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Culture, traumatic stress and PTSD

Culture, traumatic stress and PTSD
A group of children sitting wrapped with shawls on pebbles.
© University of Glasgow

Ideas about what is ‘normal’ or ‘expected’ behaviour evolve throughout history and vary in different cultures and geographical regions. As a result, the meaning and implications of mental disorder also vary across space and time. For example, in certain cultures, communicating with the spirits of ancestors is considered a sign of a divine connection and the gift of discernment, while in others, it may be considered abnormal, unacceptable and even pathological.

This contextual variation is also relevant for how psychological distress is interpreted and managed (Phillips, 2009). Distress can be defined as the transient and culturally sanctioned response to a specific stressor, which usually subsides as the stressor is removed or as the individual adapts to that stressor. However, if the experienced distress far exceeds what is culturally appropriate respective to the magnitude of the stressor, the distress may be perceived as pathological and as a symptom of a mental disorder.

Assessing the ‘normalcy’ and appropriateness of responses to stress is challenging, however, as it requires detailed information about the context and the local cultural norms. Clinical assessment and diagnostic tools are sometimes critiqued for their failure to consider the influence of environment, social context, cultural values and beliefs, class, race, and gender in how patient problems are experienced, communicated and addressed. As a result, the extent to which Western psychiatric assessment and diagnosis structures capture the experience, meaning and the impact of the distress in diverse individuals and communities has been questioned.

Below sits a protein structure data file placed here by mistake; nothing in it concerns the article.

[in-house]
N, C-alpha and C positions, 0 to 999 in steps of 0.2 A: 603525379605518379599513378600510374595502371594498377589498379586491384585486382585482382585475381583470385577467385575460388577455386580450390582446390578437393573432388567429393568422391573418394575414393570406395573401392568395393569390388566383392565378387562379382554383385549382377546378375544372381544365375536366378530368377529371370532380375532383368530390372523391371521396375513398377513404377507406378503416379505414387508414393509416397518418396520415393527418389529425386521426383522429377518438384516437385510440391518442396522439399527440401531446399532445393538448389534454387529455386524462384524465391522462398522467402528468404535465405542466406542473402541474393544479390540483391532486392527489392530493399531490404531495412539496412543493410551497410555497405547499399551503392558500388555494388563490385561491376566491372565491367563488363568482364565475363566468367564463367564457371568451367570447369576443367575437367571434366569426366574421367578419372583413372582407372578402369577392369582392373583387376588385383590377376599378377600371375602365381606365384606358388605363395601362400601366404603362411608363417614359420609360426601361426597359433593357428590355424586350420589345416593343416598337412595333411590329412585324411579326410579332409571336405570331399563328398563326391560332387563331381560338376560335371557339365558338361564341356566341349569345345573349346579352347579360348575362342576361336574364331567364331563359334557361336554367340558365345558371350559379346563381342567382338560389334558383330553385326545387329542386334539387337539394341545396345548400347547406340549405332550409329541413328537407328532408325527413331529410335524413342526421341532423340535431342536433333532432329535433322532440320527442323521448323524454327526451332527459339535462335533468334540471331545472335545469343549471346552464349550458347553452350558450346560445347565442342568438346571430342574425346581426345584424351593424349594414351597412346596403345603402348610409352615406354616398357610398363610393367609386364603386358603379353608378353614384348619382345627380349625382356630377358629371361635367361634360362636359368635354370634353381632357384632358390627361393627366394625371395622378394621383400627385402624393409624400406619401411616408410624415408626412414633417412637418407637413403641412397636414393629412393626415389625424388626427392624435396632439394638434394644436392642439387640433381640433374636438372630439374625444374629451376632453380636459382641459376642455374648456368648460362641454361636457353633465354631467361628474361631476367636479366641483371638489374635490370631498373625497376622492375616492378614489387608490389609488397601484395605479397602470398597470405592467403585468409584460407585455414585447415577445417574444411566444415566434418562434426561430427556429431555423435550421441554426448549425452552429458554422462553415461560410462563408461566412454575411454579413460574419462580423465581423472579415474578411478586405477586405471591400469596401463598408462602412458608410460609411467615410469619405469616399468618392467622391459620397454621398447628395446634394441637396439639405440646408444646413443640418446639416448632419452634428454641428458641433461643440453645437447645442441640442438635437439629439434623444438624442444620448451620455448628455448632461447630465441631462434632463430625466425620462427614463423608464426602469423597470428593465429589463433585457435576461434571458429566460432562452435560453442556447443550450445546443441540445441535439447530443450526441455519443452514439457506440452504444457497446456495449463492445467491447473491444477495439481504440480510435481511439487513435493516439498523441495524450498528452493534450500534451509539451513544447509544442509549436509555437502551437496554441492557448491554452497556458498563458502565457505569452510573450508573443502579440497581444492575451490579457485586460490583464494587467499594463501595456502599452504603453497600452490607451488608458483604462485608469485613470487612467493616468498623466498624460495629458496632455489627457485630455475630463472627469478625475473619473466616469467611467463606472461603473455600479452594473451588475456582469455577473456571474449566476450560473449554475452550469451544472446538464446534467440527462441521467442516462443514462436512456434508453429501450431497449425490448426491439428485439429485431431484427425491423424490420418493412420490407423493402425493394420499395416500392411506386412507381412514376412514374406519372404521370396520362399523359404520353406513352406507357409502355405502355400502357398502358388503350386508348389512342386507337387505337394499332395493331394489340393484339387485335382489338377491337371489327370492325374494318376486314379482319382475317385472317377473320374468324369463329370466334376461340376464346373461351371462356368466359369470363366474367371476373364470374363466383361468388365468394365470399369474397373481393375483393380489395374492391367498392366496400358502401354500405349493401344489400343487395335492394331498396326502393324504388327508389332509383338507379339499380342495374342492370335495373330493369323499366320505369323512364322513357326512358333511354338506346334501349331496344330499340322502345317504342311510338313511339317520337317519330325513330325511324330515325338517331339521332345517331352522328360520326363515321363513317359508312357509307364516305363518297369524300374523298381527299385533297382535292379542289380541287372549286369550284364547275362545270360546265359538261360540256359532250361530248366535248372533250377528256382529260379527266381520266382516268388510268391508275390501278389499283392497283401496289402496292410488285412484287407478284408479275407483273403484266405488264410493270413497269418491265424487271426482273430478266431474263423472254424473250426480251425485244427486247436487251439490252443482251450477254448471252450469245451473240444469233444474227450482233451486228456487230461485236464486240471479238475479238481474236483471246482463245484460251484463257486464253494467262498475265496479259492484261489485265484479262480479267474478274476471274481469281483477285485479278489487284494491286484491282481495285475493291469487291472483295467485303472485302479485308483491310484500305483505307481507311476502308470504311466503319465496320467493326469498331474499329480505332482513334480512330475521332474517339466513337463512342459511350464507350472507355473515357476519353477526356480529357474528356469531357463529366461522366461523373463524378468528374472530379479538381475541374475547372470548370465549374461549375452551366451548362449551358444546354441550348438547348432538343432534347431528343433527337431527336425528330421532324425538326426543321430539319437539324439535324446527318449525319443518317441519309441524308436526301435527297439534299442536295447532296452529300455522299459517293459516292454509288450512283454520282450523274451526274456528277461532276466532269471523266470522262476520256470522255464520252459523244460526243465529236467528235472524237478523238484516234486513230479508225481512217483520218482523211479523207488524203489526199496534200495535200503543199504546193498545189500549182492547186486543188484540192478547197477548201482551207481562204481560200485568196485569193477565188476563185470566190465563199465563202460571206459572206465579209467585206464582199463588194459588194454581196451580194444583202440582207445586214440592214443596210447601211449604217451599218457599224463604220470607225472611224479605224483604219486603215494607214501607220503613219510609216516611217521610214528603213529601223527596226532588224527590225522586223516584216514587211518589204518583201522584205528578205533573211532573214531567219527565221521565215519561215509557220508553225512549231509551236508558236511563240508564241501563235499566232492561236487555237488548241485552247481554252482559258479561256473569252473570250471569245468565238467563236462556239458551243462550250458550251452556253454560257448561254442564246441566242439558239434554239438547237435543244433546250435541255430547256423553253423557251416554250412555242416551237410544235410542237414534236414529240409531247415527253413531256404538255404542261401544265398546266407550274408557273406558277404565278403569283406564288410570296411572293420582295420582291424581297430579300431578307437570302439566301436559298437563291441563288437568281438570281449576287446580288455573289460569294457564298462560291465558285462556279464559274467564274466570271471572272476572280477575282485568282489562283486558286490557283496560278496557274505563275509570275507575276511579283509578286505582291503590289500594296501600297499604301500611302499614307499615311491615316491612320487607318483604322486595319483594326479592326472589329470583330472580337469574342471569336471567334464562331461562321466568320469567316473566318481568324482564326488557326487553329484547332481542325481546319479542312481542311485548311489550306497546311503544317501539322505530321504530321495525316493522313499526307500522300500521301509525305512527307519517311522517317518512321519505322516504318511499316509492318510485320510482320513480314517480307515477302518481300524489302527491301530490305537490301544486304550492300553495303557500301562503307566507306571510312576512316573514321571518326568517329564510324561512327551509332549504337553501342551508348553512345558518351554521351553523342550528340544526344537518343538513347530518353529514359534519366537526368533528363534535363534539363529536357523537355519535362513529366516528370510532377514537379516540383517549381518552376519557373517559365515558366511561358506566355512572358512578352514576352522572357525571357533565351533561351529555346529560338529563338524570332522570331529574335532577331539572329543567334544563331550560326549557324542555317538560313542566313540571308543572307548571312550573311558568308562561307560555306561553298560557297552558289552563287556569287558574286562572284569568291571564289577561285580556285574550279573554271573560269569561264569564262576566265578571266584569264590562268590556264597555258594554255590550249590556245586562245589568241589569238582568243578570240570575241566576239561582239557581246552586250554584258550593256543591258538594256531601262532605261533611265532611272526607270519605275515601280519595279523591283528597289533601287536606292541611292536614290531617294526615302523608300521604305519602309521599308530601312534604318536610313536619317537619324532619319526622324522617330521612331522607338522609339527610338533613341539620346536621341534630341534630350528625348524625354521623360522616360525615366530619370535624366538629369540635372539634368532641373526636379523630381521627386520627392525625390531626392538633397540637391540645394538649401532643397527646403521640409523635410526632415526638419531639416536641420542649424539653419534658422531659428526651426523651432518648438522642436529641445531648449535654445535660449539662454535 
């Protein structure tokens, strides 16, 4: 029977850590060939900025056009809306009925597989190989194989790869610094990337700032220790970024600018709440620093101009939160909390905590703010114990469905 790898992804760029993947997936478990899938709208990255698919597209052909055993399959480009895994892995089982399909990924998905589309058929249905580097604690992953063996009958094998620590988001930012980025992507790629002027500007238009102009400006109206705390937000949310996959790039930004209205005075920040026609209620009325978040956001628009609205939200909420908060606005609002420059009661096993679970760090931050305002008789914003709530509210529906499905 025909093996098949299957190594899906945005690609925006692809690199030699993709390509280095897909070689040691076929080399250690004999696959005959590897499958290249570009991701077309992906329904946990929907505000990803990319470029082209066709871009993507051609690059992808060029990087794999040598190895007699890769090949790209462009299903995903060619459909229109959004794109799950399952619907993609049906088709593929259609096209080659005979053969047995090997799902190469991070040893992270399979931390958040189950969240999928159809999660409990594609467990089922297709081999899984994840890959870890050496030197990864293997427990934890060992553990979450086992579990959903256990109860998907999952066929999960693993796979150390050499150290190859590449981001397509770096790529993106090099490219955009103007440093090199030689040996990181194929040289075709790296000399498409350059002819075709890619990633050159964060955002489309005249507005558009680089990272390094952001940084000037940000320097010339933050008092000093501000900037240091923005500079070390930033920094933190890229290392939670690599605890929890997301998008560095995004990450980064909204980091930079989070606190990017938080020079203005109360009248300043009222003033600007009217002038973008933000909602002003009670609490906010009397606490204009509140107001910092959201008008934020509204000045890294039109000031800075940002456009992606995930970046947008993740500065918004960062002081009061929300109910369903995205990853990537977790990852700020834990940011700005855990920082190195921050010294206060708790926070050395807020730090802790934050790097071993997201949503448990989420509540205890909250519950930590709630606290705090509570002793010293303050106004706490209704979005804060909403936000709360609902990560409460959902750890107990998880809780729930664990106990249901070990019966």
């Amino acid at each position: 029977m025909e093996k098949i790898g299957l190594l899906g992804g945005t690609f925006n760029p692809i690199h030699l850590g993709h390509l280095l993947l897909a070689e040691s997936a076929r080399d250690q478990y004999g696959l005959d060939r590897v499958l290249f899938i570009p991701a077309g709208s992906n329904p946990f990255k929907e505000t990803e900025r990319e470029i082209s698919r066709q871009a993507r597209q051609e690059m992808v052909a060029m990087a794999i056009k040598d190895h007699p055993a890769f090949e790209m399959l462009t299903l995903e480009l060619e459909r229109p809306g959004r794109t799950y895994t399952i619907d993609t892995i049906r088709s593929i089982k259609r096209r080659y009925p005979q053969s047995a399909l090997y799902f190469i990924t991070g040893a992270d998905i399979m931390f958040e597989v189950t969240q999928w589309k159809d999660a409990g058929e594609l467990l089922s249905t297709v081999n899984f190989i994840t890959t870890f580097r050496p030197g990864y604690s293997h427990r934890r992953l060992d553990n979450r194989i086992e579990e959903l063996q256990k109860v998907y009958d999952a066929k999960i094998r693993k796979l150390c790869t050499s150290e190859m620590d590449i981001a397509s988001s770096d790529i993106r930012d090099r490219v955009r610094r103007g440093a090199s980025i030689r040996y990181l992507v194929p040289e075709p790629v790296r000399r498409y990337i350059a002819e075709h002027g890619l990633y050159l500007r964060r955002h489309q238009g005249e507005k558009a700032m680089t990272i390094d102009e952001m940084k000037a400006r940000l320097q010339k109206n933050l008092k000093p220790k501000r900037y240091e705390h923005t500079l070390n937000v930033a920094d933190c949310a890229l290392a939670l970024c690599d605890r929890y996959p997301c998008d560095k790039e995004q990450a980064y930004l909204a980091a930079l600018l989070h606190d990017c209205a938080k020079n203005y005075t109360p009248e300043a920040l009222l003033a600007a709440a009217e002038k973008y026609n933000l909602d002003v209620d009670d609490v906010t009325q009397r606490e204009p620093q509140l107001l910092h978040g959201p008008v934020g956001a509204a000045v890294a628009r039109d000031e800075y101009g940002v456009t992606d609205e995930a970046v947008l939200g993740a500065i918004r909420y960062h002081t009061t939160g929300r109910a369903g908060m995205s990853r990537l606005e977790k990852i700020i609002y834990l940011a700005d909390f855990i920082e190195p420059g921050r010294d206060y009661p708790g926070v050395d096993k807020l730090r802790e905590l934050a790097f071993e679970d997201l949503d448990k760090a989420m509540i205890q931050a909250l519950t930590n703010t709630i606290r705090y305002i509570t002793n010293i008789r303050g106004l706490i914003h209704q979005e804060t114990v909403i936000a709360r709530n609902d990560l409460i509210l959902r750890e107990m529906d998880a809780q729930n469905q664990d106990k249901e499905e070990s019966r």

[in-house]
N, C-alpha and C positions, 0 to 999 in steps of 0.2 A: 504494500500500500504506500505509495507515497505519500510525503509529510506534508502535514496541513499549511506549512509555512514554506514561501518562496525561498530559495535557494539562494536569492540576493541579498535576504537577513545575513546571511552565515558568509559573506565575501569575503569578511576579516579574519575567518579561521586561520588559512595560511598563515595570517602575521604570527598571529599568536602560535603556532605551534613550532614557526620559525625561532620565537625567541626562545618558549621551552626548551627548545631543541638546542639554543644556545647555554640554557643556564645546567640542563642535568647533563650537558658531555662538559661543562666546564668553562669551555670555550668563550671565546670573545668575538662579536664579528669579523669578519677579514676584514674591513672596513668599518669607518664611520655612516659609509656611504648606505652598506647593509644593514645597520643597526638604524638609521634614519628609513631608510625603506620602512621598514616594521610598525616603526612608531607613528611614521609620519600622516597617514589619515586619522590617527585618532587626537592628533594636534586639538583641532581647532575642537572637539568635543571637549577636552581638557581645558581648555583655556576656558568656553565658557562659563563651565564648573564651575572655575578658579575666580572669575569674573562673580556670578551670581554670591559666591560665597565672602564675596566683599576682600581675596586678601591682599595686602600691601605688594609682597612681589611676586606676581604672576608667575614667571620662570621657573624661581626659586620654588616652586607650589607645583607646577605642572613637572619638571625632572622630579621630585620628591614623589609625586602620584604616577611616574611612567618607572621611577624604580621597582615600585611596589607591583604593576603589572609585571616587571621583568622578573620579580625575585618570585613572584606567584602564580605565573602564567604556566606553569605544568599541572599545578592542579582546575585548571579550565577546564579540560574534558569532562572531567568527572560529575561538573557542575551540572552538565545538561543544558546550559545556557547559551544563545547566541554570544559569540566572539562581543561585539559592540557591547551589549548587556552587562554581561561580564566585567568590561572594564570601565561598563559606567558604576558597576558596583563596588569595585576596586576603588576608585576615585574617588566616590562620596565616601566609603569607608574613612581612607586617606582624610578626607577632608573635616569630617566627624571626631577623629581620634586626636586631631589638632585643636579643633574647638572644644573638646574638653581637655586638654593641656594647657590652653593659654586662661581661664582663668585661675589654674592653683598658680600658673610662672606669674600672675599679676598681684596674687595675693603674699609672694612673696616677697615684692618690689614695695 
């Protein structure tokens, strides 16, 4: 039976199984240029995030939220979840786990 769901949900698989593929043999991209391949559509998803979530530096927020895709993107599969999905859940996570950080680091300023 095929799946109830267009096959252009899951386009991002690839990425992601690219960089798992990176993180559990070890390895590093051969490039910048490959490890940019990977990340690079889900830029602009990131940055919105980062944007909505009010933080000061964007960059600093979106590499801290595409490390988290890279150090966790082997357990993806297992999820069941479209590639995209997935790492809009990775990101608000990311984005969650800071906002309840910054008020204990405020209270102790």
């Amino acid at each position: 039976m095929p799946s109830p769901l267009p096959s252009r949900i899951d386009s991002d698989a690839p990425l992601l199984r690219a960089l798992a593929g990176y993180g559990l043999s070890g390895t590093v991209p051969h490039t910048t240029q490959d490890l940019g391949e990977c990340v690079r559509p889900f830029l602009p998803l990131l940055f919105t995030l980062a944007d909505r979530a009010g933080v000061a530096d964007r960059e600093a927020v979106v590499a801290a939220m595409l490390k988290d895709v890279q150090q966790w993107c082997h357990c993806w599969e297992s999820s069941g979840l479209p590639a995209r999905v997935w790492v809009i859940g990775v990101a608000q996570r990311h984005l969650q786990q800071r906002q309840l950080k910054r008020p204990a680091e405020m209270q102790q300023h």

Phillips, M. R. (2009). Is distress a symptom of mental disorders, a marker of impairment, both or neither? World Psychiatry, 8(2), 91-92. Retrieved from

© University of Glasgow
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Post-Traumatic Stress Disorder (PTSD) in the Global Context

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